I stick with Adrianople Goldsworthy's appraisal - that we will never really know figures for this era, but an army of 10,000 would have been considered enormous by barbarian standards.
To add a general consideration:
during the expansion of the Roman Empire the "safety of borderlines" was a never-ending concern for Roman authorities and usually they granted this safety conquering or controlling [by means of military expeditions and agreements based on power relations] the lands beyond the borderlines.
In the last period of the Western Empire this activity was run overall by Romanized Barbarian forces, but there was no more the push of expansion coming from the Mediterranean core of the Roman world.
In good substance the mechanism which carried fresh Roman forces towards the external regions of the Empire, spreading the civitas and romanizing the local population stopped. After that, it wasn't only a matter of possible lack of loyalty, but also an evident decrease of organization and capability of general activation of the Roman armies.
So it's not about being outnumbered, it happened that an incoming Barbarian population was concentrated on a certain sector of the Roman borderlines / borderline lands and Roman armies weren't that quick in organizing wide forces to react.
The Goths at Adrianople were outnumbered, even allowing for the absent cavalry, and on paper the Romans should have won the battle. Valens thought so - he was willing to go ahead without Gratian's reinforcements, and Sebastianus gambled on the result to save his ailing career.
It is true that Roman spies greatly underestimated the numbers of goths present (the cavalry had gone off to forage en masse for fear of Roman raids - they had suffered a notable defeat at the River Maritza three days earlier), but for practical purposes it made little difference. The Roman forces were simply unable to exploit their numerical advantage, suffering from tiredness and thirst for marching under a hot sun, suffering smoke in their eyes from fires set by the Goths, and were not well organised/led/motivated.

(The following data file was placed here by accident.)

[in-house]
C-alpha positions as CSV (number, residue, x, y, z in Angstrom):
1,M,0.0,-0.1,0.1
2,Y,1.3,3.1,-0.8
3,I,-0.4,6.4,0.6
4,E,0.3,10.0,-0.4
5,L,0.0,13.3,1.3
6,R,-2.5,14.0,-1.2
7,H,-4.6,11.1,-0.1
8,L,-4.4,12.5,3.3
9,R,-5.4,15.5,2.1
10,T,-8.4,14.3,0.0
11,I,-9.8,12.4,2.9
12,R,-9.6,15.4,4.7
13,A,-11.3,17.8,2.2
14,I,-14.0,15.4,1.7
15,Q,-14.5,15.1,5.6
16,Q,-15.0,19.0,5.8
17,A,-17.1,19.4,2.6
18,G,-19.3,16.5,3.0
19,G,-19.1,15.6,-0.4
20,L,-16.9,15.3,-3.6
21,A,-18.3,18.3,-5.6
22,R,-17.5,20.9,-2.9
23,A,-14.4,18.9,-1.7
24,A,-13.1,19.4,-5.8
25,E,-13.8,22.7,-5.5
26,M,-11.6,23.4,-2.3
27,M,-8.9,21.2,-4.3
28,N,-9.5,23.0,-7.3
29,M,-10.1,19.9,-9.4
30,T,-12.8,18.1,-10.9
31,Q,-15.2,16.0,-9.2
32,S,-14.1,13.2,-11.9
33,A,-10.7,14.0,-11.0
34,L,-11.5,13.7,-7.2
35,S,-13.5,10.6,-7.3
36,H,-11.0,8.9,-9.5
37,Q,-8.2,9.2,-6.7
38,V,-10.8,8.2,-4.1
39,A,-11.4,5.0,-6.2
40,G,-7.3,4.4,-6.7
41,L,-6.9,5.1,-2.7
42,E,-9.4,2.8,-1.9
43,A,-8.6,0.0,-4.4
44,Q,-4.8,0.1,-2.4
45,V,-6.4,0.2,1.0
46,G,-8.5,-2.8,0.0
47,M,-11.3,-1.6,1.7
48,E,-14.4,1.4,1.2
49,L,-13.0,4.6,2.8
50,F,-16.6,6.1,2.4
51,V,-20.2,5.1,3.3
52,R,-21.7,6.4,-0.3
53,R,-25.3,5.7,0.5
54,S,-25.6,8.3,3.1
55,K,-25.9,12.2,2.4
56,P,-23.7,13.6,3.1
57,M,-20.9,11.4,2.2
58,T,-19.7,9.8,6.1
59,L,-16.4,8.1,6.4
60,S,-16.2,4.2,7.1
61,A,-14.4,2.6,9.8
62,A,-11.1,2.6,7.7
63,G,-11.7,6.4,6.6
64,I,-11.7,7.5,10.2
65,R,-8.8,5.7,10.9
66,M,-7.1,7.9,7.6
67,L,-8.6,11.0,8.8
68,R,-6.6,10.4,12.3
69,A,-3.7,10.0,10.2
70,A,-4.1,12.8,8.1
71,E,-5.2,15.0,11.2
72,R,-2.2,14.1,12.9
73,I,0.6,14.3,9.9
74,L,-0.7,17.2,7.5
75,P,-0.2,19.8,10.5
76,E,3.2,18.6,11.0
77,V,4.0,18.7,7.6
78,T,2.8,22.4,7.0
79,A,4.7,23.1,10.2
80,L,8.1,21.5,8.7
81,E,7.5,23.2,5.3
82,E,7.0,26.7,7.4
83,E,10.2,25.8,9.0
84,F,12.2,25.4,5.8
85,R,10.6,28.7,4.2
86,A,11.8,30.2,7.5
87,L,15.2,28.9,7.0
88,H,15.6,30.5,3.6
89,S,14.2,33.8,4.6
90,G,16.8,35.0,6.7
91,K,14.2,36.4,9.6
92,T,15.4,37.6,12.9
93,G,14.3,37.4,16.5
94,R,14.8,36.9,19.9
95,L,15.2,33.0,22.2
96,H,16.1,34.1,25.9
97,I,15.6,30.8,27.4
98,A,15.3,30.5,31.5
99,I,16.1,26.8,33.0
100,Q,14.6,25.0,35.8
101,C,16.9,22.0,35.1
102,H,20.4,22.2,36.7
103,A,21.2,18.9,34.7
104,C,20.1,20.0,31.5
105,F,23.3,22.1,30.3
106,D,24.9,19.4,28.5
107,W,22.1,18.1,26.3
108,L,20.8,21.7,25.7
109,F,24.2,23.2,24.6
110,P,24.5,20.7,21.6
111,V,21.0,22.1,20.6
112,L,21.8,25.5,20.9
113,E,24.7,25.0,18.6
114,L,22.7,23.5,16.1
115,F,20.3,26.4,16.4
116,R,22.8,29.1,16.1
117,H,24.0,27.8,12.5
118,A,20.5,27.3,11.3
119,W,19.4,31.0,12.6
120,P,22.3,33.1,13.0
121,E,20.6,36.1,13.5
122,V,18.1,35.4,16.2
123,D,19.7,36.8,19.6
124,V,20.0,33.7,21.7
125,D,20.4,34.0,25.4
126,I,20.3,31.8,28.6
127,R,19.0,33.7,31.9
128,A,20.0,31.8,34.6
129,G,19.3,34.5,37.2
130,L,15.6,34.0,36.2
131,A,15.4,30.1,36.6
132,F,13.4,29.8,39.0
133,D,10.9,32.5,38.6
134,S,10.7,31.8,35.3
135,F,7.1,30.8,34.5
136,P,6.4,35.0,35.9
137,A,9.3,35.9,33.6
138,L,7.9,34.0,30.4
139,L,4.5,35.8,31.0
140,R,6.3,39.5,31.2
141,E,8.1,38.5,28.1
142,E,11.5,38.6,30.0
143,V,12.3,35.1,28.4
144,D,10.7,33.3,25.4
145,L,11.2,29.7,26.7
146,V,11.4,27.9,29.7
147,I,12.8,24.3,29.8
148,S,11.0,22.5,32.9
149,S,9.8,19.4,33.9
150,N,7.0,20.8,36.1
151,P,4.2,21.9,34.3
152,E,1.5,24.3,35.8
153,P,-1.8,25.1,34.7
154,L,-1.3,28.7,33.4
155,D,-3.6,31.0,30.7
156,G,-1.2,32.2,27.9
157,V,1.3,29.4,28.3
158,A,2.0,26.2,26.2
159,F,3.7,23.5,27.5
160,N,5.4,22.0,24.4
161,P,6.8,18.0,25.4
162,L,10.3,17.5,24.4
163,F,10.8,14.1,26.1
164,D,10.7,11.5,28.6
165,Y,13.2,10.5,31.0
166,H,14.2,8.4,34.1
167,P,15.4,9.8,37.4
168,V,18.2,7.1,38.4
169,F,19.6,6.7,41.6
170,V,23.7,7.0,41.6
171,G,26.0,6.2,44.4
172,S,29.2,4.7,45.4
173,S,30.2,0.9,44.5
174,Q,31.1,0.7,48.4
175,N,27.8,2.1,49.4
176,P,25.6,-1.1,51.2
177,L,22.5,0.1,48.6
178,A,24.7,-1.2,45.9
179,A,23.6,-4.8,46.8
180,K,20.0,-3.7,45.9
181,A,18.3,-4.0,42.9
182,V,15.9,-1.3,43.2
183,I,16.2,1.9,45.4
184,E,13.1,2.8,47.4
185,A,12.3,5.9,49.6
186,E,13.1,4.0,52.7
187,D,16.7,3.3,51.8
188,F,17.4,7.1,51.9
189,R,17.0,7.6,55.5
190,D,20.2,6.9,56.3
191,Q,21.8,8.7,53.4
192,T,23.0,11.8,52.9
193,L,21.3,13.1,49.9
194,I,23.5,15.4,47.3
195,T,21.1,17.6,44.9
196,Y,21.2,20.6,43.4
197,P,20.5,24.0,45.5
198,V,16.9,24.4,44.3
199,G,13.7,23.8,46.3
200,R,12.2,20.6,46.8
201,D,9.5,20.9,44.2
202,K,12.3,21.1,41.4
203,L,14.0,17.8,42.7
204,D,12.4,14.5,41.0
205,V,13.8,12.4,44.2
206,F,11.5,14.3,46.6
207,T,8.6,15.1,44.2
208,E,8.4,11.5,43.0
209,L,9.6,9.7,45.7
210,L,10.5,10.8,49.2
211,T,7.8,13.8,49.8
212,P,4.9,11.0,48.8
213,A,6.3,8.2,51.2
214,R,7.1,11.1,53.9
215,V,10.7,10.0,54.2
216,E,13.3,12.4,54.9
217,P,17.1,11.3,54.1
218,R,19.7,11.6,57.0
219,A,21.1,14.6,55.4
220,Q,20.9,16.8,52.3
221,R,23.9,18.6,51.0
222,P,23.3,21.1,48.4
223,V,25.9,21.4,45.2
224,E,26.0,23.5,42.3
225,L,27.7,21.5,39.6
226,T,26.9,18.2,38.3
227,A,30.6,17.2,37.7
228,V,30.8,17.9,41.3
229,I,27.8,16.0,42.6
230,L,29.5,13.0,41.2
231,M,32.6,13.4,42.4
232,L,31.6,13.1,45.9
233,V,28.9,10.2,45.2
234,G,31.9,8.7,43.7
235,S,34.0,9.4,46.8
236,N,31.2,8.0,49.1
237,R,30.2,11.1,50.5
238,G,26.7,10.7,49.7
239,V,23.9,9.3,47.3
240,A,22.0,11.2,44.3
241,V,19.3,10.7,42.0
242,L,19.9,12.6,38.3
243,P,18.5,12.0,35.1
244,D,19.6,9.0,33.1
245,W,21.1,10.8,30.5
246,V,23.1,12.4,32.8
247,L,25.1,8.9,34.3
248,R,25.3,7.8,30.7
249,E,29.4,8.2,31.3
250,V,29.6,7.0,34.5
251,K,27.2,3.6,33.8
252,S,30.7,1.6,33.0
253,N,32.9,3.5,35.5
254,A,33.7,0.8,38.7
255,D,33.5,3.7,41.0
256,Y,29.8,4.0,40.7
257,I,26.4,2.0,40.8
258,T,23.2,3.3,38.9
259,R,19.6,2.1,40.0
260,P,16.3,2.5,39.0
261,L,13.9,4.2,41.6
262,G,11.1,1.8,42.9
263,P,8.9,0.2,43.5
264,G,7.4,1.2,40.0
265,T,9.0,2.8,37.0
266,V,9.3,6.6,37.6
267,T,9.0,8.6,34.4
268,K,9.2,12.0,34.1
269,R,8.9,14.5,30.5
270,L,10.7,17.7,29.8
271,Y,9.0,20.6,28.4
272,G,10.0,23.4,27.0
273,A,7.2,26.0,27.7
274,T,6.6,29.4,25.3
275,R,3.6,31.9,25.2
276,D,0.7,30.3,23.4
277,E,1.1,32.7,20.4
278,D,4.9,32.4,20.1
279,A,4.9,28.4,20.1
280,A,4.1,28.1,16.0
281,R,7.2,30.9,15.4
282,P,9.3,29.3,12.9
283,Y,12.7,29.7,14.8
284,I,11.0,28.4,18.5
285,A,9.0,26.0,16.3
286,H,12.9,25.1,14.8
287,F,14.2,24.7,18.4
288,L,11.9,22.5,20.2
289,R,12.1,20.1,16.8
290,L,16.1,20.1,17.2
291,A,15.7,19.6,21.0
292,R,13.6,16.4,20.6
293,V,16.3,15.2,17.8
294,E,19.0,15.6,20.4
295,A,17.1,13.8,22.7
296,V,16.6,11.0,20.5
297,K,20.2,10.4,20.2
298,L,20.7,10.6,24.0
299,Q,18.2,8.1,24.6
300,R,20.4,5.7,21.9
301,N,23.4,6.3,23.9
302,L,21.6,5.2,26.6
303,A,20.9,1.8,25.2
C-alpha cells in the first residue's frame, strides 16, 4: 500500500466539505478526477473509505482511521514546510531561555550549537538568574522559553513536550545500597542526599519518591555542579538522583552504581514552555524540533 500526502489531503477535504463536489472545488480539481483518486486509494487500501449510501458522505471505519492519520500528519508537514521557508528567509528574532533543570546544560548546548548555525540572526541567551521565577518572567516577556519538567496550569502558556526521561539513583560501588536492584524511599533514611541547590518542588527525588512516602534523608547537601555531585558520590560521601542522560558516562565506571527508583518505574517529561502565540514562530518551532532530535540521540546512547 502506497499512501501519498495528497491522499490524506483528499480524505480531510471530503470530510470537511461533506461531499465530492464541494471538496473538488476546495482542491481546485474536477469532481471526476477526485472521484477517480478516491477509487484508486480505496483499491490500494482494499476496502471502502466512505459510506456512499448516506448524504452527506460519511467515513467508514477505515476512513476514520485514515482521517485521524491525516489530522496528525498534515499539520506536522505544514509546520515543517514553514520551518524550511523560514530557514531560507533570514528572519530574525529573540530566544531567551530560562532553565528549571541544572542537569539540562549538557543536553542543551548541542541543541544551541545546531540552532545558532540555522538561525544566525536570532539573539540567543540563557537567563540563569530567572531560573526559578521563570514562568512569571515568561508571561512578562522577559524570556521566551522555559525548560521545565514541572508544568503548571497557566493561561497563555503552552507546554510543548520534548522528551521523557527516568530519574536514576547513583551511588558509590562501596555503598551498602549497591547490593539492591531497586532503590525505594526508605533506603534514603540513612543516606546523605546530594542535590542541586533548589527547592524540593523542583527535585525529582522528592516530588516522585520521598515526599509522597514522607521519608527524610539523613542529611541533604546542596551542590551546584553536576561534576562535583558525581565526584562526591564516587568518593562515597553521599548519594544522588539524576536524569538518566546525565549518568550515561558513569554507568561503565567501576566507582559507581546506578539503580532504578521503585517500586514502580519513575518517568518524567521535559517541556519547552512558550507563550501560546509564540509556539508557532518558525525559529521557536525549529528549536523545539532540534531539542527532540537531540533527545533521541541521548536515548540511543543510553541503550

3500 years ago the Egyptians went into battle with the Hittites. The Hittites defeated them and sent them back to Egypt. The Egyptian historian wrote that their army won a big battle for their glorious pharaoh. When the Hittite language was recently translated it was discovered that the Hittites actually won the battle.
This tradition has been carried down to the present time when Wikileaks reported that the U.S. army conveniently failed to report 115,000 additional casualties in the latest Iraq war.
That is why these ancient historians like Pliney the elder and younger, Ptolomy, Tacitus and others are so valuable. They are the only source of accurate information from the ancient world.
When studying the primary sources, you would do well to consider just who's writing, why he's writing, and for what kind of audience he's writing. Eunapios was writing in a tradition that went straight back to Herodotos - regaling his civilized readers with tales of seven-foot bogeymen. It was a stereotype that was already ancient in the 4th Century. While I 'criticize' ancient historians, you're reading them selectively, without giving a second thought to their context or even the literary traditions they are embracing - because it suits your fantasy of the Goths as some kind of Aryan supermen.
The Goths weren't giants - on average, they would have towered a couple inches, not a couple feet, over the average Roman.